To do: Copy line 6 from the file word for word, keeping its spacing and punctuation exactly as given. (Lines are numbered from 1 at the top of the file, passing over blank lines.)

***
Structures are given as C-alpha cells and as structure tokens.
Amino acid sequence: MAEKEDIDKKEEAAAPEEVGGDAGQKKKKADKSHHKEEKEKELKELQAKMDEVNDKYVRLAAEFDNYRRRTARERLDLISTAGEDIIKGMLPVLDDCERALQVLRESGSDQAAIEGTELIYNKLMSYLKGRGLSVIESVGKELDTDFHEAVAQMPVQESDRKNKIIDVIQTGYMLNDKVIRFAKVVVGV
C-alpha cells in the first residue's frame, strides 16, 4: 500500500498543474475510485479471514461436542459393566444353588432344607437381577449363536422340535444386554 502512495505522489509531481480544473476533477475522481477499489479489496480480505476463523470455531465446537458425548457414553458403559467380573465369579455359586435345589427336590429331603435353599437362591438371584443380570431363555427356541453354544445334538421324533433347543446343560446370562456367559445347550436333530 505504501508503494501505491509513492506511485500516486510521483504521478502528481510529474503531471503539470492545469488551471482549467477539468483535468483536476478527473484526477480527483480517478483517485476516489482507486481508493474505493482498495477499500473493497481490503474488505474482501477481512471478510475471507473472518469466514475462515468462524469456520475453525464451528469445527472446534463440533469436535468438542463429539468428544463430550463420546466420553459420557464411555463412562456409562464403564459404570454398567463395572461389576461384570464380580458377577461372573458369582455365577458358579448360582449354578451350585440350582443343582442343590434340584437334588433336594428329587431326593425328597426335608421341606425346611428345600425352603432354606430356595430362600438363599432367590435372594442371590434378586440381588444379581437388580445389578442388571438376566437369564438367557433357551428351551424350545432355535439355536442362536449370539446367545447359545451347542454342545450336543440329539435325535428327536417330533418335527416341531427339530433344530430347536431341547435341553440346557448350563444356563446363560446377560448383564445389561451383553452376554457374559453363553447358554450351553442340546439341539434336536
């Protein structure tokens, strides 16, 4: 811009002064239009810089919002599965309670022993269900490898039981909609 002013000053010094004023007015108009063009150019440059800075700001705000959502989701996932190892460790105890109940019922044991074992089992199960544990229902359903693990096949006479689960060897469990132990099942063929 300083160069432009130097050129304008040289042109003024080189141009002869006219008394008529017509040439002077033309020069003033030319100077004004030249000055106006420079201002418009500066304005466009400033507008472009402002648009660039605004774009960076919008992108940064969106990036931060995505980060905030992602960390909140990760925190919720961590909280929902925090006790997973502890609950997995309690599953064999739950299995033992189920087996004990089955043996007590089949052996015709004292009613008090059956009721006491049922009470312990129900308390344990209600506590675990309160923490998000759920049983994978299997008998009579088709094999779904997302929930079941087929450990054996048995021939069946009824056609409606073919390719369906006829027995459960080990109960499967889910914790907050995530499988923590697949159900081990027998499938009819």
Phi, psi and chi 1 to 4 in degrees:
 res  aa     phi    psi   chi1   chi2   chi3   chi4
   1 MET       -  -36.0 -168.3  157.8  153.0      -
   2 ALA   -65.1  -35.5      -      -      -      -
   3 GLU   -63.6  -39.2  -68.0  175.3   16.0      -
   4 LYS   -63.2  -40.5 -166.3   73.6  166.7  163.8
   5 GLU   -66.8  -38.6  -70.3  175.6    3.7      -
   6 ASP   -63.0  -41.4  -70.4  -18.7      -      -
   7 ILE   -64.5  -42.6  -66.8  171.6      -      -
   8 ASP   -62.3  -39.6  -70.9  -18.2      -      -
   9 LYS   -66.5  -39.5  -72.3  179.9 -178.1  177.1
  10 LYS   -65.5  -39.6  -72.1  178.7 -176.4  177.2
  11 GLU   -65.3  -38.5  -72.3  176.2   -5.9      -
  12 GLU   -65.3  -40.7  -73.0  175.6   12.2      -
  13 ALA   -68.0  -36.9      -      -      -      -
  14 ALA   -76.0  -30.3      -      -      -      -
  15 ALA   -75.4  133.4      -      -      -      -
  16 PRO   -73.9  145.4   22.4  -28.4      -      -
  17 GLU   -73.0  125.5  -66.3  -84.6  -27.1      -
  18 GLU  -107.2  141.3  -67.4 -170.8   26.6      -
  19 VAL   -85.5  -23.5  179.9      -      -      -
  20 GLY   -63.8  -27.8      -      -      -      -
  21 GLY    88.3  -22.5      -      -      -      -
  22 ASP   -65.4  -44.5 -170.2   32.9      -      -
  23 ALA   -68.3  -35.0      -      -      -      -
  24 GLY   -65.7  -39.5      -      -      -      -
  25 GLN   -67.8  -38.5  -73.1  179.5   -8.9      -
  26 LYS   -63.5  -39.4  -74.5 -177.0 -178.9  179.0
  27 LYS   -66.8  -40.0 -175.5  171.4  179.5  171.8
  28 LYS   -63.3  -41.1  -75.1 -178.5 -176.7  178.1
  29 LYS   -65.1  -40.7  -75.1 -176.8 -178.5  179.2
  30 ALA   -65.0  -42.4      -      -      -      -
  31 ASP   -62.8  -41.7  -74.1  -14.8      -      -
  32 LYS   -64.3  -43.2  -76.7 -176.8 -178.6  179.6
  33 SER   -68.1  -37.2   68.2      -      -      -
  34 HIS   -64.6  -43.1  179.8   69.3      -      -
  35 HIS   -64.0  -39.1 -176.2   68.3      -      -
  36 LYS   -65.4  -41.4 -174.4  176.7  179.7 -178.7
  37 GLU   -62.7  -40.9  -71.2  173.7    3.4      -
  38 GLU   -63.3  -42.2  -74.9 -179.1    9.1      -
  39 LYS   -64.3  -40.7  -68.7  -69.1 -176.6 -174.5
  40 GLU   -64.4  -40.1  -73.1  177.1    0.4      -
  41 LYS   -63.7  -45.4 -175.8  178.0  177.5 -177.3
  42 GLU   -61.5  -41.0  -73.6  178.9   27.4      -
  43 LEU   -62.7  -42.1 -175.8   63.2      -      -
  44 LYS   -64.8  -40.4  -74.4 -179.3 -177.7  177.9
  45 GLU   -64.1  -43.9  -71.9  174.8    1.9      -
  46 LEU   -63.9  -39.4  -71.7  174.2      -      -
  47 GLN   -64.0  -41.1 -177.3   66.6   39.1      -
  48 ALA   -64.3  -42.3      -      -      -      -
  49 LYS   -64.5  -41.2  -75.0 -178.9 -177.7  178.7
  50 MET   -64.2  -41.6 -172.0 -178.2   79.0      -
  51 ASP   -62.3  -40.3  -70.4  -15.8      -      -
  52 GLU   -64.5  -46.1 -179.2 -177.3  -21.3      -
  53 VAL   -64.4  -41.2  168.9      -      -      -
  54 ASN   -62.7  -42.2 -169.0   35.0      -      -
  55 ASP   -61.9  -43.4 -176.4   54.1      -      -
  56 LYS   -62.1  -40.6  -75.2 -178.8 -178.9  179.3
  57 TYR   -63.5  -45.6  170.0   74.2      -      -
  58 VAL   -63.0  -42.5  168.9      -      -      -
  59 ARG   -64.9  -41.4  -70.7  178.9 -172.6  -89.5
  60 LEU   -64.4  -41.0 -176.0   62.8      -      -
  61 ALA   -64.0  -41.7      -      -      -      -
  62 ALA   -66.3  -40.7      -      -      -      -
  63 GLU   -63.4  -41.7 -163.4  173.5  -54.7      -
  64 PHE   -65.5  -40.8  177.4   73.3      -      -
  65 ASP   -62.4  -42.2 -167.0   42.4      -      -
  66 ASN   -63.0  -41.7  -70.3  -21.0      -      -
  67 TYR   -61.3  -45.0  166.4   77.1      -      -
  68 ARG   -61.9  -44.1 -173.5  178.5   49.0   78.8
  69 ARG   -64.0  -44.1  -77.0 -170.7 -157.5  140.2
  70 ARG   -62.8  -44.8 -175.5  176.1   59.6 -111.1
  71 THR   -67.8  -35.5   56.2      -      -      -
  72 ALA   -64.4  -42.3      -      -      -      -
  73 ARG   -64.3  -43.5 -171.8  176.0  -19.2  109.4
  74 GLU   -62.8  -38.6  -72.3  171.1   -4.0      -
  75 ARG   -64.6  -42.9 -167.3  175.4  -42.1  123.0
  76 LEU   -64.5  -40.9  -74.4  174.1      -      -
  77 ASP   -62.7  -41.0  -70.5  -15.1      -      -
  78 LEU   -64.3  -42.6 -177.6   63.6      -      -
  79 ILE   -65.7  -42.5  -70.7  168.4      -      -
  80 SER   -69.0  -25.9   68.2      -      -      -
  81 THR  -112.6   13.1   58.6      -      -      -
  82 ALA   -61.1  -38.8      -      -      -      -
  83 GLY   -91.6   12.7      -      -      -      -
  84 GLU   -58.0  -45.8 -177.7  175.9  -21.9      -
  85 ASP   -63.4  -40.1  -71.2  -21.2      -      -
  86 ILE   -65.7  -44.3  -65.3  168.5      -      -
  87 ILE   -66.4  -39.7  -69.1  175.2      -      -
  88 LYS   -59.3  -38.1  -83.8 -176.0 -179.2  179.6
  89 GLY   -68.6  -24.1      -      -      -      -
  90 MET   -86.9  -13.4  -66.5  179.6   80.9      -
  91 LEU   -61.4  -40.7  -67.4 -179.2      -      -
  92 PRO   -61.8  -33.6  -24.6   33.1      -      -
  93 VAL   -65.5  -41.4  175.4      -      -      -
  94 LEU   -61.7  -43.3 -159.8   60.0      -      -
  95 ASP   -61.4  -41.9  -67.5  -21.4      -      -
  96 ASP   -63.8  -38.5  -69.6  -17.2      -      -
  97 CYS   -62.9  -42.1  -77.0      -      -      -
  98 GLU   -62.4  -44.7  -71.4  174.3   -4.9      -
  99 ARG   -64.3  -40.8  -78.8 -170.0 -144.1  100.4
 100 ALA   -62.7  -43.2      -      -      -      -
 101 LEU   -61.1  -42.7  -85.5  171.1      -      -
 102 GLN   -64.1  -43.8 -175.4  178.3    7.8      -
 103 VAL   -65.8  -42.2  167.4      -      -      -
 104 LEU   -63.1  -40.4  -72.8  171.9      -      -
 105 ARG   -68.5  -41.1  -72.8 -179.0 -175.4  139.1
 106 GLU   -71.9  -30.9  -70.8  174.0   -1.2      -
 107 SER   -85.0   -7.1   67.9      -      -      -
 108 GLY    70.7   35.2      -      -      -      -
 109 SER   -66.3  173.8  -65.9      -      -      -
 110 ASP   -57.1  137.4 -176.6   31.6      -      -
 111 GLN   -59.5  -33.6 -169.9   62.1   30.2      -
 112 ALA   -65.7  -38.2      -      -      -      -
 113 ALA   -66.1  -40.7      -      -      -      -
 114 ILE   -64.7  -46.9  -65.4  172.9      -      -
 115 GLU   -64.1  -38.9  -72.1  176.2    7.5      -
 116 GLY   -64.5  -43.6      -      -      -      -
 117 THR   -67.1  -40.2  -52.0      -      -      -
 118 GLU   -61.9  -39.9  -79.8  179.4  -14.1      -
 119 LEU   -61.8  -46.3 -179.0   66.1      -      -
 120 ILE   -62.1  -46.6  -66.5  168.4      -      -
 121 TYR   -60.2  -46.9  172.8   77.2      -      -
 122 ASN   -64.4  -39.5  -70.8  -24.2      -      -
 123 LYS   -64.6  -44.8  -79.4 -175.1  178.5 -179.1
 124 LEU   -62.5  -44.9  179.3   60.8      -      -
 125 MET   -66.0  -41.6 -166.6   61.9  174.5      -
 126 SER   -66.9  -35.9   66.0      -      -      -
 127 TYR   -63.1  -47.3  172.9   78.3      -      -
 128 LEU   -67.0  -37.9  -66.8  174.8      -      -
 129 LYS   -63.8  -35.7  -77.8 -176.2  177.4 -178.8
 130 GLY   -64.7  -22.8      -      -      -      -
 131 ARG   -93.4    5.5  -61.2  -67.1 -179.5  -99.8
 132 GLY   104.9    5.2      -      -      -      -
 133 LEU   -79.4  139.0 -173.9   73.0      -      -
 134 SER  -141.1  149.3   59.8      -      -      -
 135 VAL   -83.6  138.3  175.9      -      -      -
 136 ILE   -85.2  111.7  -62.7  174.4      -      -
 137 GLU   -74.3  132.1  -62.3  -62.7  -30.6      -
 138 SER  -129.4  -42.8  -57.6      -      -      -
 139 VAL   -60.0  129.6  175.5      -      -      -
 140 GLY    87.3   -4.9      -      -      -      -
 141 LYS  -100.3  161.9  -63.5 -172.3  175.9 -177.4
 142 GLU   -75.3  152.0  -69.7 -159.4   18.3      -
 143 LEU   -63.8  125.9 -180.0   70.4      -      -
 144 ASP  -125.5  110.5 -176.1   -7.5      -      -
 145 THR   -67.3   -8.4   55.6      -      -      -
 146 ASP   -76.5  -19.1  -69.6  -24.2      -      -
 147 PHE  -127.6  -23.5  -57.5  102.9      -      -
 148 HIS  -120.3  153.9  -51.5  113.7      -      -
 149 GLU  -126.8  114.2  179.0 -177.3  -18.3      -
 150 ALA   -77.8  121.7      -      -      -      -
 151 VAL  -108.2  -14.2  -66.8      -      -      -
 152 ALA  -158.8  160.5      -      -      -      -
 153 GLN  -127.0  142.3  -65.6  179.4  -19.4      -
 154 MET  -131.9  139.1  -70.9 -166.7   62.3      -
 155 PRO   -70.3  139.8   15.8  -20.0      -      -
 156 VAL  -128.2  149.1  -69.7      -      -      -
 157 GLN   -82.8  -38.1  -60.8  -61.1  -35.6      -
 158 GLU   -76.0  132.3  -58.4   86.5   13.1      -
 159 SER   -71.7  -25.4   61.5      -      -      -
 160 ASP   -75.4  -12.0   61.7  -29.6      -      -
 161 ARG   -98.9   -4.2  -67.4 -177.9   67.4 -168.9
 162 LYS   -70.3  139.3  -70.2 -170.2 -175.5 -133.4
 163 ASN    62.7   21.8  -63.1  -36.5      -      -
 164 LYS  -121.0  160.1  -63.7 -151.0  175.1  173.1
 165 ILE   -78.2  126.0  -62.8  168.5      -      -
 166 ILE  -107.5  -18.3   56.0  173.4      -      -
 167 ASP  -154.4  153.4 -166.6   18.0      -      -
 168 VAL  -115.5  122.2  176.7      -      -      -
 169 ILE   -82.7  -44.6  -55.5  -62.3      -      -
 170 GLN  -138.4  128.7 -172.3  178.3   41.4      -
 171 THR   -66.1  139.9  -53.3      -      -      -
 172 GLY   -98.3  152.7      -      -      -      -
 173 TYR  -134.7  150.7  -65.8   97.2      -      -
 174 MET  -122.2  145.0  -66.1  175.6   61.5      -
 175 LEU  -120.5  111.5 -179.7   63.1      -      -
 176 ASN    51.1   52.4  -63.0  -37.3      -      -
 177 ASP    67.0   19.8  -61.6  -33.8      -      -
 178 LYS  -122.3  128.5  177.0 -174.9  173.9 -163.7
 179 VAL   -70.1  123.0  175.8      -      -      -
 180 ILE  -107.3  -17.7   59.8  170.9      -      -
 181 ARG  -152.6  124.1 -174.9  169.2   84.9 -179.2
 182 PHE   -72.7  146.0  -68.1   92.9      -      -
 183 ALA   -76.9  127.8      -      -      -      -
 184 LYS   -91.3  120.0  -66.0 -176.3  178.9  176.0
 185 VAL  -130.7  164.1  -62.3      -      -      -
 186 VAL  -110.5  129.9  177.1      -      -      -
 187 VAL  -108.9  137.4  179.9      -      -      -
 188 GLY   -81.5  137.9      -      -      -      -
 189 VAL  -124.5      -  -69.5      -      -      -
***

 res  aa     phi    psi   chi1   chi2   chi3   chi4